Budget Day is upon us and at 12.30, the Chancellor of the Exchequer George Osborne will stand up in the House of Commons and make his annual statement. The newspapers and political programmes on TV and radio have been full of rumours, leaks and predictions of what will be said in the Budget. There will be wall-to-wall coverage across the news channels. Tomorrow’s papers, as were today’s and yesterday’s will be talking of little else. But what impact will it have on the public?
It takes even the sharpest minds, those that watch the statement and read the accompanying documents a good few days to work out what it all means. For most people in Britain only the headlines will get through, and even then it isn’t easy to work out who will be affected and how.
On Budget Day, as in much of politics, perception is key. It is therefore a concern for the Chancellor that 50% of the public think that it is the rich that will benefit most from today’s statement, and just 17% think those on low incomes will be helped the most. It will also be a worry that the public’s confidence in the government’s long term policies on the economy has fallen sharply from the highs enjoyed immediately after taking office.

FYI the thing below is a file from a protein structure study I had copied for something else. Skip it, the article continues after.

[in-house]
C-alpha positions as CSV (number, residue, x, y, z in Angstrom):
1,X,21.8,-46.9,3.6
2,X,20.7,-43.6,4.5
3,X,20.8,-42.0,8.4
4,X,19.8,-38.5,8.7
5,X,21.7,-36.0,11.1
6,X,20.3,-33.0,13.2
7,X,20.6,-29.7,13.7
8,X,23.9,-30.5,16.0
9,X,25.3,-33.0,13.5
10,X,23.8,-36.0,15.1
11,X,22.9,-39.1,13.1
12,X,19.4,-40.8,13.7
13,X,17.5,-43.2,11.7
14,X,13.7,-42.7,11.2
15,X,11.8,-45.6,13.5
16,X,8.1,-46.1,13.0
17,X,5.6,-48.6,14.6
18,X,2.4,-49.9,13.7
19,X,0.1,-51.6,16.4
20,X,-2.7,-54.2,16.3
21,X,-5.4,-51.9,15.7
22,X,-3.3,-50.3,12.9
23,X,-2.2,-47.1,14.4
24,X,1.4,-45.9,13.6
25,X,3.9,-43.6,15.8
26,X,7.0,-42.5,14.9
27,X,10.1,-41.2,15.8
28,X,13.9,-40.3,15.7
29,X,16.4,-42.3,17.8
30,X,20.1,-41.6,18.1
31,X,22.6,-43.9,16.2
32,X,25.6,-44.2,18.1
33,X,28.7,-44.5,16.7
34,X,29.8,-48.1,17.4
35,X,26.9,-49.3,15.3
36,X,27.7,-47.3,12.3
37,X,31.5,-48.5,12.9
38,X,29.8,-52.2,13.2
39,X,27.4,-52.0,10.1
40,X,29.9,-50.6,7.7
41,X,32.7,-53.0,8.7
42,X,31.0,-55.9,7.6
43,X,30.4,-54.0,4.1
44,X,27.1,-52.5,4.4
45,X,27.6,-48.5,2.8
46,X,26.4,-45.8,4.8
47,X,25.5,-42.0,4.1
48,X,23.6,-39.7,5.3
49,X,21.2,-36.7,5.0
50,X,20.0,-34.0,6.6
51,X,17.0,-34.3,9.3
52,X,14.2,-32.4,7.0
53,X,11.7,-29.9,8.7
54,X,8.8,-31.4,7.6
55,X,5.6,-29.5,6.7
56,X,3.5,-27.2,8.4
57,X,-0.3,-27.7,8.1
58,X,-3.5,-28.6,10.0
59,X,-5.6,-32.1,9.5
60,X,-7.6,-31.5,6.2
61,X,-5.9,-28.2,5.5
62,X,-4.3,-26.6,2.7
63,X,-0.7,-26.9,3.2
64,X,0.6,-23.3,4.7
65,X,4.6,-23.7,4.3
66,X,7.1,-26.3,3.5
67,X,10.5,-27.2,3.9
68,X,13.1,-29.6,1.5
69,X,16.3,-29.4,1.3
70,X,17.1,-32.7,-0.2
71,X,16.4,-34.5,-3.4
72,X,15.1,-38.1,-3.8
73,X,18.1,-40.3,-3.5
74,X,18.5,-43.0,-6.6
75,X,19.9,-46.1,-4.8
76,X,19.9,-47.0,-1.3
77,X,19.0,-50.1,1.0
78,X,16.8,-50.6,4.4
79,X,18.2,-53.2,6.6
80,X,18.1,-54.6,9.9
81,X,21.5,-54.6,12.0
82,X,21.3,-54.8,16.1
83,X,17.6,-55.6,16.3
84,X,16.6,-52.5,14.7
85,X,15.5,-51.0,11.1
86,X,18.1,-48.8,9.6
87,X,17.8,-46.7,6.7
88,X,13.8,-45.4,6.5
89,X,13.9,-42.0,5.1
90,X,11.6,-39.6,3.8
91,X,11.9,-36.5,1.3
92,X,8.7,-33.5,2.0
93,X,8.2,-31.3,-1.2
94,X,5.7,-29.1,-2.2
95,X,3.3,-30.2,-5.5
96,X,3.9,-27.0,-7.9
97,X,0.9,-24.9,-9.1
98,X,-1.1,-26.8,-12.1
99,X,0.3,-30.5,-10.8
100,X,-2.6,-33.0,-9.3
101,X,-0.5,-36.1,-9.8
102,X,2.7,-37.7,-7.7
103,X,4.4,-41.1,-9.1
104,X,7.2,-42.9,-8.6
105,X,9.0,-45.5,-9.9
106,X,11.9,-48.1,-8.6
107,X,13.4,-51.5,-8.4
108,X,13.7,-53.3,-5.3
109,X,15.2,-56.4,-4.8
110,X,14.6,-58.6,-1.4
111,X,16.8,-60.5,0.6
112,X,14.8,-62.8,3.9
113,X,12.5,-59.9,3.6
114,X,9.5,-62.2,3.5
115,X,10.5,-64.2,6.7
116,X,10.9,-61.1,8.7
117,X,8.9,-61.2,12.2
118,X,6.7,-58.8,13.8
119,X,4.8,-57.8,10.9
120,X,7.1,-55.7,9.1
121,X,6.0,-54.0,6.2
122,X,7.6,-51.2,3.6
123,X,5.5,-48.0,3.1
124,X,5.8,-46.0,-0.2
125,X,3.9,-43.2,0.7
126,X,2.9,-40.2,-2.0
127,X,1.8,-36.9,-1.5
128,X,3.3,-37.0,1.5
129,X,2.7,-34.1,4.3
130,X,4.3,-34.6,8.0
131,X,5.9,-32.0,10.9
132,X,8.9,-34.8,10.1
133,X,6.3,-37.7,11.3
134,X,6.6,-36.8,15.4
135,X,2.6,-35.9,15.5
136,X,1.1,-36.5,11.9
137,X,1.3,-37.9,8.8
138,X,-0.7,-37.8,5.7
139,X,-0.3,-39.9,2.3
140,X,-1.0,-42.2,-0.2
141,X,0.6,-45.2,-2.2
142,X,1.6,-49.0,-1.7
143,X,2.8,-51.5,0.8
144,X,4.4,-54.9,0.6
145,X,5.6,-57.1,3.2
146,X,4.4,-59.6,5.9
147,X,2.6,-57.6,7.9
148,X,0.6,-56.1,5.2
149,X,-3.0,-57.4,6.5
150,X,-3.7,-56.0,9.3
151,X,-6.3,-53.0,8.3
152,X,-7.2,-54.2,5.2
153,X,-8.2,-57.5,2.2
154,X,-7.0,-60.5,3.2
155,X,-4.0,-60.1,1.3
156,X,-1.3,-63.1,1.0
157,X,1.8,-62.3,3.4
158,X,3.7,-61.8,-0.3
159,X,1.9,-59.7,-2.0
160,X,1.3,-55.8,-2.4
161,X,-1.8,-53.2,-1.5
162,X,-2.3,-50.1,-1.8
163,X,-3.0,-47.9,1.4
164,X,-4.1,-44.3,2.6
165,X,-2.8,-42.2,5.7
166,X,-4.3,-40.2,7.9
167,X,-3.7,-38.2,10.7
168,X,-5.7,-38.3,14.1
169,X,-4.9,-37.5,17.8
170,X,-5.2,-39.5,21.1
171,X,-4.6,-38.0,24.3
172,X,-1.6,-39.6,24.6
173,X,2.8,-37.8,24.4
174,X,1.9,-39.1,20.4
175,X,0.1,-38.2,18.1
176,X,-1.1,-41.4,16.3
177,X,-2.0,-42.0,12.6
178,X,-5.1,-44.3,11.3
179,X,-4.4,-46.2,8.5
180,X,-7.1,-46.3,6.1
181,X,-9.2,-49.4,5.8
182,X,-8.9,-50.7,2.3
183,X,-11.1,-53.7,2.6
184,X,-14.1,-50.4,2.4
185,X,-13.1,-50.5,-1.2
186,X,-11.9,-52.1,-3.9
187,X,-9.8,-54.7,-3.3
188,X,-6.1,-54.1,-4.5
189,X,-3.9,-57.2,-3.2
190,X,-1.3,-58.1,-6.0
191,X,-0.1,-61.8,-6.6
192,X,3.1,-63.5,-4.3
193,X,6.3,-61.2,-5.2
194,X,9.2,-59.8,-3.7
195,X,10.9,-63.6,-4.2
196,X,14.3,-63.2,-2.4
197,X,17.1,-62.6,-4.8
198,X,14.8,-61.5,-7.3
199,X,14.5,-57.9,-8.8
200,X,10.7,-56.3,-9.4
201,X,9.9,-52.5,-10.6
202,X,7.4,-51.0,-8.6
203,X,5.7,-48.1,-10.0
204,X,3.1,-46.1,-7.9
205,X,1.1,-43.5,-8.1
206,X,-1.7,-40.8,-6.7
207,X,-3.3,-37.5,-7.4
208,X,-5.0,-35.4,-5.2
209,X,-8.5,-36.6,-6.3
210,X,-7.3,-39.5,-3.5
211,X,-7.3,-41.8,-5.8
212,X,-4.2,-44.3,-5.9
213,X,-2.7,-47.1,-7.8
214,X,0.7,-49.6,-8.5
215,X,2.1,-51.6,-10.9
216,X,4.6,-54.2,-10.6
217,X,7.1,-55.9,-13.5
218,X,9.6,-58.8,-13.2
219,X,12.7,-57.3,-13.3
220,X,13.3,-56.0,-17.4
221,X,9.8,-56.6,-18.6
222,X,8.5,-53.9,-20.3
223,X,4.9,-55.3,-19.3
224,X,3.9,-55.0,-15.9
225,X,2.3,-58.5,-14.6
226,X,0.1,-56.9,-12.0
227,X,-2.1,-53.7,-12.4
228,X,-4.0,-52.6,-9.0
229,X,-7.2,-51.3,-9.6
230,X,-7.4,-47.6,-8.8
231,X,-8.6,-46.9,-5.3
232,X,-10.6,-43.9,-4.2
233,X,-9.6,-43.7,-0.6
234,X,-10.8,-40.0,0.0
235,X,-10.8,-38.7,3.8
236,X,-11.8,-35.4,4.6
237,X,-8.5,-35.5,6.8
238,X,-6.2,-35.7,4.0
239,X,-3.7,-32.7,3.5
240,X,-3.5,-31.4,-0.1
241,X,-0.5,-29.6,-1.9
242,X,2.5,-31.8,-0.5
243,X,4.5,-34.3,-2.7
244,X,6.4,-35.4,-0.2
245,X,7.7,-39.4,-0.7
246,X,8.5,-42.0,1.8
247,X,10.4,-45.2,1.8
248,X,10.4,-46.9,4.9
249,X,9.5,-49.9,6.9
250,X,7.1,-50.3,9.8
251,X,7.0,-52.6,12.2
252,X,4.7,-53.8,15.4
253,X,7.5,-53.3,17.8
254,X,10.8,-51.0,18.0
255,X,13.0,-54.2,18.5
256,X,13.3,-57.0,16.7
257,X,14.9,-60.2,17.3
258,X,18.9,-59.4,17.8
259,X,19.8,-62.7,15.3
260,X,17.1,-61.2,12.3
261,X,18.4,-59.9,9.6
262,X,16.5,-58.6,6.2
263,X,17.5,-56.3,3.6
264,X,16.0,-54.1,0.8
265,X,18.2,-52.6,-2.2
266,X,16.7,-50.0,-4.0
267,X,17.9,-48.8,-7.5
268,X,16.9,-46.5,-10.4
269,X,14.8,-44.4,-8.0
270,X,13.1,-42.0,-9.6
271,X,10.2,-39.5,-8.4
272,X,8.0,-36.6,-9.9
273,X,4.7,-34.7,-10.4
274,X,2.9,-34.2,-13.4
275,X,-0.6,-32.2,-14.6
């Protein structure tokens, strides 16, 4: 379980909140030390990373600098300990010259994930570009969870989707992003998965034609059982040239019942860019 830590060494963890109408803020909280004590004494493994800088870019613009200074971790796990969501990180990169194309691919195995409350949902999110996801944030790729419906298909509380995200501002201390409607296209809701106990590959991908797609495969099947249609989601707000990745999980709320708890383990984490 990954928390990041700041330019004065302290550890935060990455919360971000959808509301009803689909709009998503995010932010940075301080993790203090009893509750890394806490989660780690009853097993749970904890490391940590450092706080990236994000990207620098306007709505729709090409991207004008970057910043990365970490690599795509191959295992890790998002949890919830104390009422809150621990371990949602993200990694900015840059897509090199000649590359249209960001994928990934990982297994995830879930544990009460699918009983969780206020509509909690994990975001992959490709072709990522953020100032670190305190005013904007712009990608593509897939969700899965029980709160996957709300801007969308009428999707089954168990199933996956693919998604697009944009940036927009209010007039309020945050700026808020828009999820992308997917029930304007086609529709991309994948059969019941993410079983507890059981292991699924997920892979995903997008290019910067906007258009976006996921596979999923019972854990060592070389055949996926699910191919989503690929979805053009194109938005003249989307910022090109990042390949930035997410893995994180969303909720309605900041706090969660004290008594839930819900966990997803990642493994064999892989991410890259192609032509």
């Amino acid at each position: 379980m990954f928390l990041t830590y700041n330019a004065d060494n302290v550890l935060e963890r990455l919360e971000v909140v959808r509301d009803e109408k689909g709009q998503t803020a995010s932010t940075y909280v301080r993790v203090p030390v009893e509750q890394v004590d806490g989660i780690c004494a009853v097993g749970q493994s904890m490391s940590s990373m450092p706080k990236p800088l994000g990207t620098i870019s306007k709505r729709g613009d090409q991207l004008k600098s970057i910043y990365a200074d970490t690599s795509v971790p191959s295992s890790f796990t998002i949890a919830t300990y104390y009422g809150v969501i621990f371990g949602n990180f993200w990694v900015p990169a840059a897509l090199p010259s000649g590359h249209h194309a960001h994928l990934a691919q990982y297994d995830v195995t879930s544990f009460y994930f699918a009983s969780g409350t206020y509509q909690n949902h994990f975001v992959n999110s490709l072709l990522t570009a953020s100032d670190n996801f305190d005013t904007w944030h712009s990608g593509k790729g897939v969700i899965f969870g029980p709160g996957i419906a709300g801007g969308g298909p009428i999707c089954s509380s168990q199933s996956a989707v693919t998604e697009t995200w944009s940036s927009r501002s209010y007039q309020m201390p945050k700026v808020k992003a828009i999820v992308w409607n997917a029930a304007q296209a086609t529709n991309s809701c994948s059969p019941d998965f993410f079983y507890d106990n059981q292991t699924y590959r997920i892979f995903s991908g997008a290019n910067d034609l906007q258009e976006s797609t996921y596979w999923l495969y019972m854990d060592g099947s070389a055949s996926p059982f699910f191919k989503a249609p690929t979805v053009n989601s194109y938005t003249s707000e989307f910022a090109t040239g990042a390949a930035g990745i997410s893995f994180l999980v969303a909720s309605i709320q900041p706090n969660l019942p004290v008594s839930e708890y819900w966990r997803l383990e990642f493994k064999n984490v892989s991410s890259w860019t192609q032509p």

However, there are also reasons for Mr Osborne to be cheerful, the public’s trust and confidence in managing the economy has not swung towards Labour. The Conservatives hold a lead over Labour as the party with the best policies on the economy, and only one in five people think Labour under Eds Miliband and Balls would do a better job of managing the economy than the current government. Our March Political Monitor also shows the public are evenly split in a choice between George Osborne and Ed Balls as to which man would make the best Chancellor – the exact same position as a year ago.
Despite the economy dominating the concerns of the British public and with little economic news that could inspire hope and comfort over the last year or so, Labour have not managed to pull away from the Conservatives in the polls. As Ed Miliband is struggling to get his own supporters to back him, the Conservatives are managing to stay in the game. Today’s Budget announcement alone is unlikely to dramatically shift the political landscape one way or another.